On Saturday, July 22 is the Third Annual Compassionfest from 10-5 at Whitneyville Commons, 1253 Whitney Avenue in Hamden. The mission of this festival is “to unite like-minded people that believe in the values of being just, kindness, equality and compassion. We’ll gather for delicious vegan food and cruelty-free product providers, local artisans, inspiring performers, musical acts & healing workshops for all ages.” Admission is free. The rain date is Saturday, July 29.
On Sunday, July 23, from 12 to 4:30, is the MLK Sit-In in the grassy area on MLK Boulevard, across from the Sherman/Tyler Parking lot, near Ella T. Grasso Blvd. in New Haven. This is part of a nationwide event observed on streets named after Martin Luther King, Jr. to honor him and continue the fight against local, national, and international violence, hatred, and oppression against vulnerable communities.
There will be a large canvas where attendees can write and/or draw their vision of racial and social justice. Participants will be given the opportunity to make posters and peacefully display them in the area. There will also be racial and social justice organizations tabling, face-painting and artistic activities for children.
The schedule is:
• 12-2pm: Poster-making, art activities, tabling
• 2-4pm: Speakers, performers
• 4pm: Community Reading of excerpt from “I Have a Dream” speech
• 4:15pm: Wrap-up and Call for Action
The Connecticut Food System Alliance (CFSA) is holding a Food Summit and Network Launch at 224 EcoSpace, 224 Farmington Avenue, Hartford, from 10:00 am to 3:00 pm (registration begins at 9:30). This free event features speakers on a variety of food-related topics, including food access, farm viability, school curriculums, and food-related community organizing. The CFSA calls itself “a network of individuals, organizations, and institutions working towards a more just and equitable food system.”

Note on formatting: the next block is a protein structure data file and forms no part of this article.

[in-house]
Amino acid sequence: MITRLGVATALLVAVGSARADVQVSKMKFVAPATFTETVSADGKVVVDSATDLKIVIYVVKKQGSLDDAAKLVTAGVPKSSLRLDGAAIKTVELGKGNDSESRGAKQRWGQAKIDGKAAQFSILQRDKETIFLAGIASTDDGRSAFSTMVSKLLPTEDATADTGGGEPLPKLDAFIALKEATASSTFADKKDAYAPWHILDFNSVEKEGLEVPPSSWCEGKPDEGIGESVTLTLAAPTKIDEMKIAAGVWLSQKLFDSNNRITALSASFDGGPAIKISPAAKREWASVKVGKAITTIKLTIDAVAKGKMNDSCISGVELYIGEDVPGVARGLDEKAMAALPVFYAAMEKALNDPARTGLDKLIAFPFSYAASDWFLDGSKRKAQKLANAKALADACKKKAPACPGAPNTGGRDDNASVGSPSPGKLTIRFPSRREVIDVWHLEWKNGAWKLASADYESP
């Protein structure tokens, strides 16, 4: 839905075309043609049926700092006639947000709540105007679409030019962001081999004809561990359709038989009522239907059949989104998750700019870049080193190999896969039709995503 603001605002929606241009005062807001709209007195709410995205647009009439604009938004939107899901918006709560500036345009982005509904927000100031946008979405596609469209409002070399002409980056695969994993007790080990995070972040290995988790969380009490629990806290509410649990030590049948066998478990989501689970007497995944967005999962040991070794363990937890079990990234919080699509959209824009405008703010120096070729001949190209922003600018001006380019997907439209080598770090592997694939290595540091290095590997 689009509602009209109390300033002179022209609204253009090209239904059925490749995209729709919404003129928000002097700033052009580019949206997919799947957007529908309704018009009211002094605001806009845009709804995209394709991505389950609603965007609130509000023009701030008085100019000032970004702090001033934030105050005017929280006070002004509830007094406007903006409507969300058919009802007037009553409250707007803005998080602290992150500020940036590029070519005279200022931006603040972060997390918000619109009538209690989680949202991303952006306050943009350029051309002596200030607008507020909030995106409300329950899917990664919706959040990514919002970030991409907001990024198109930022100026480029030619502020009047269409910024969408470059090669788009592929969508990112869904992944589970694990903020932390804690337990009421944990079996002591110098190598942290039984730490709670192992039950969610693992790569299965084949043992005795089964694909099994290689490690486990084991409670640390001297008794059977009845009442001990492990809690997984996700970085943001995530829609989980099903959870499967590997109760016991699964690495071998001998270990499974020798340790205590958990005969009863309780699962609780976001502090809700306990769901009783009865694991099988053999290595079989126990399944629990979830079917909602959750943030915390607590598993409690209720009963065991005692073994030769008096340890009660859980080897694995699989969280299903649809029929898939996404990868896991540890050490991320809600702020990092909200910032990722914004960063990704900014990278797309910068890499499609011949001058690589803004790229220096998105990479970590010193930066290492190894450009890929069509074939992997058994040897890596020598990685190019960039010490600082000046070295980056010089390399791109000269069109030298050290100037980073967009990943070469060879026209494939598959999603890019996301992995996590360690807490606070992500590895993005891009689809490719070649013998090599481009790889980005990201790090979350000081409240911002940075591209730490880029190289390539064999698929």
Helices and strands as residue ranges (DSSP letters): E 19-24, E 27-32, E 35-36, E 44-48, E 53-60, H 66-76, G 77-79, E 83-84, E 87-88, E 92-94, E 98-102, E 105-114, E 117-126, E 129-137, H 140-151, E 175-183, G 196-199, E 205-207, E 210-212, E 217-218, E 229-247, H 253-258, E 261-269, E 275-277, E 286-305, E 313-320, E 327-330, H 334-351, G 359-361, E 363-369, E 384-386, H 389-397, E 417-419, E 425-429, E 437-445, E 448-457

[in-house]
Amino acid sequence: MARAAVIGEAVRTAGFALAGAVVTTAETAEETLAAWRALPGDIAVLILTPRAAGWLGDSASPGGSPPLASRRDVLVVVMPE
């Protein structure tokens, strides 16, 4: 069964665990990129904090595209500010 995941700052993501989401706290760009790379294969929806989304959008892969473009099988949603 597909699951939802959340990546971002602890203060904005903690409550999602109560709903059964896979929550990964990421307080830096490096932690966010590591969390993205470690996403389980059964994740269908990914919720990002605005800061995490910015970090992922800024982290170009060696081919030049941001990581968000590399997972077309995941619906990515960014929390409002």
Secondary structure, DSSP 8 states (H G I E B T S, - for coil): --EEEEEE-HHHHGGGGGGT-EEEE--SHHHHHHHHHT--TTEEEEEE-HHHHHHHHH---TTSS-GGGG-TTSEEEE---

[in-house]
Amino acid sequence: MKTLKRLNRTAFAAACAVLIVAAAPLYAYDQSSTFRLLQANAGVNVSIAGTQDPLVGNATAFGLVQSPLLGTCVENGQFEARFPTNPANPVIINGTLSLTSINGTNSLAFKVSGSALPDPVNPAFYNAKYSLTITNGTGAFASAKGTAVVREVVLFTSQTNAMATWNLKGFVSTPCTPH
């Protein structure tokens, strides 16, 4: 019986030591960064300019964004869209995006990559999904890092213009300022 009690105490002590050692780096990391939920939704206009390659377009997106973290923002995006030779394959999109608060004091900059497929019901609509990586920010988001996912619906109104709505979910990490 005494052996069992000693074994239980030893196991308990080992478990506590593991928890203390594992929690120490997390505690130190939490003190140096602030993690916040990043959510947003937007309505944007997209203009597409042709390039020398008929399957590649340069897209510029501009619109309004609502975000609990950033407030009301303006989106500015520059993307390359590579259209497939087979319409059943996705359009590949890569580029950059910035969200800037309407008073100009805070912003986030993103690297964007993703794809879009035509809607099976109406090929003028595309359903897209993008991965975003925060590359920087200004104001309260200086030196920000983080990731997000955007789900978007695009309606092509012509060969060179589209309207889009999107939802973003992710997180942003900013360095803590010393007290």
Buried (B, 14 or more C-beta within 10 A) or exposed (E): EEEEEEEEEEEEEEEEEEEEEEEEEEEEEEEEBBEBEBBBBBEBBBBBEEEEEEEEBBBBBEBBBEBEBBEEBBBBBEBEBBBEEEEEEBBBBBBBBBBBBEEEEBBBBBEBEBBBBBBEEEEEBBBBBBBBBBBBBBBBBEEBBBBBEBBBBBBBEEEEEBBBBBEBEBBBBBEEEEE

Space is limited, so if you’re interested, register here. Questions may be directed to Meg at 860-296-9325 or CFSACoordinator@HartfordFood.org.
Both Move On and Change.org have special sections where you can sign or start a petition, including those that involve local issues. Move On’s CT petition page is here, and its page for starting a petition is here. Change.org doesn’t let you choose the state, but you can search for Connecticut. Its page for starting a petition is here.
Move On puts its petition advice on a separate page (complete with a 23-minute audio on delivering one’s petition, the part that people sometimes fail to anticipate), while Change.org provides it where you answer the questions it asks in forming a petition. Both of their petition pages show some of the successes at least partially due to their petitions.
The Chatham Square Neighborhood Association and the Urban Resources Initiative are leading a project to beautify a main entrance to Fair Haven, near the Middletown Avenue Bridge underpass and Dover Beach, on Front Street. The project involves planting flowers, shrubs, and trees. Already, an artist put colorful images on the bridge’s columns, and the state put in a new fence.
Volunteers meet and work together from 5:00 to 7:00 pm this Friday, and further Fridays through the summer.